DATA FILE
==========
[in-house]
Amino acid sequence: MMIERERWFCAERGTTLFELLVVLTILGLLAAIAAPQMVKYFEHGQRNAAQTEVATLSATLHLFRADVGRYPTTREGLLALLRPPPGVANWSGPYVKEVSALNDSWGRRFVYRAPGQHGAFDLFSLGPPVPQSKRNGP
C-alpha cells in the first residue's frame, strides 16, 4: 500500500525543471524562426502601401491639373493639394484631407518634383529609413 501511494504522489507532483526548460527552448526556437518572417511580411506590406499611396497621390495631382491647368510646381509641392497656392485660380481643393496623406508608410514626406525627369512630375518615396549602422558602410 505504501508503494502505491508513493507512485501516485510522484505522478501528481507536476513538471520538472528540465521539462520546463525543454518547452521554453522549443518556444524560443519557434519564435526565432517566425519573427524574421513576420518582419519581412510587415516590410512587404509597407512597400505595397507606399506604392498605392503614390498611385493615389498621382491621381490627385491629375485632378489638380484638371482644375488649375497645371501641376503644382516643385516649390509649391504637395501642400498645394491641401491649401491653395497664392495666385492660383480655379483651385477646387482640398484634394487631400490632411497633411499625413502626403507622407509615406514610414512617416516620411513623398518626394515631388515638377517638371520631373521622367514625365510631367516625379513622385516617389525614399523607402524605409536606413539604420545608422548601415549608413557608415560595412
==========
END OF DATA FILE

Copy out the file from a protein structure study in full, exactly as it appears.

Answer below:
[in-house]
Amino acid sequence: MMIERERWFCAERGTTLFELLVVLTILGLLAAIAAPQMVKYFEHGQRNAAQTEVATLSATLHLFRADVGRYPTTREGLLALLRPPPGVANWSGPYVKEVSALNDSWGRRFVYRAPGQHGAFDLFSLGPPVPQSKRNGP
C-alpha cells in the first residue's frame, strides 16, 4: 500500500525543471524562426502601401491639373493639394484631407518634383529609413 501511494504522489507532483526548460527552448526556437518572417511580411506590406499611396497621390495631382491647368510646381509641392497656392485660380481643393496623406508608410514626406525627369512630375518615396549602422558602410 505504501508503494502505491508513493507512485501516485510522484505522478501528481507536476513538471520538472528540465521539462520546463525543454518547452521554453522549443518556444524560443519557434519564435526565432517566425519573427524574421513576420518582419519581412510587415516590410512587404509597407512597400505595397507606399506604392498605392503614390498611385493615389498621382491621381490627385491629375485632378489638380484638371482644375488649375497645371501641376503644382516643385516649390509649391504637395501642400498645394491641401491649401491653395497664392495666385492660383480655379483651385477646387482640398484634394487631400490632411497633411499625413502626403507622407509615406514610414512617416516620411513623398518626394515631388515638377517638371520631373521622367514625365510631367516625379513622385516617389525614399523607402524605409536606413539604420545608422548601415549608413557608415560595412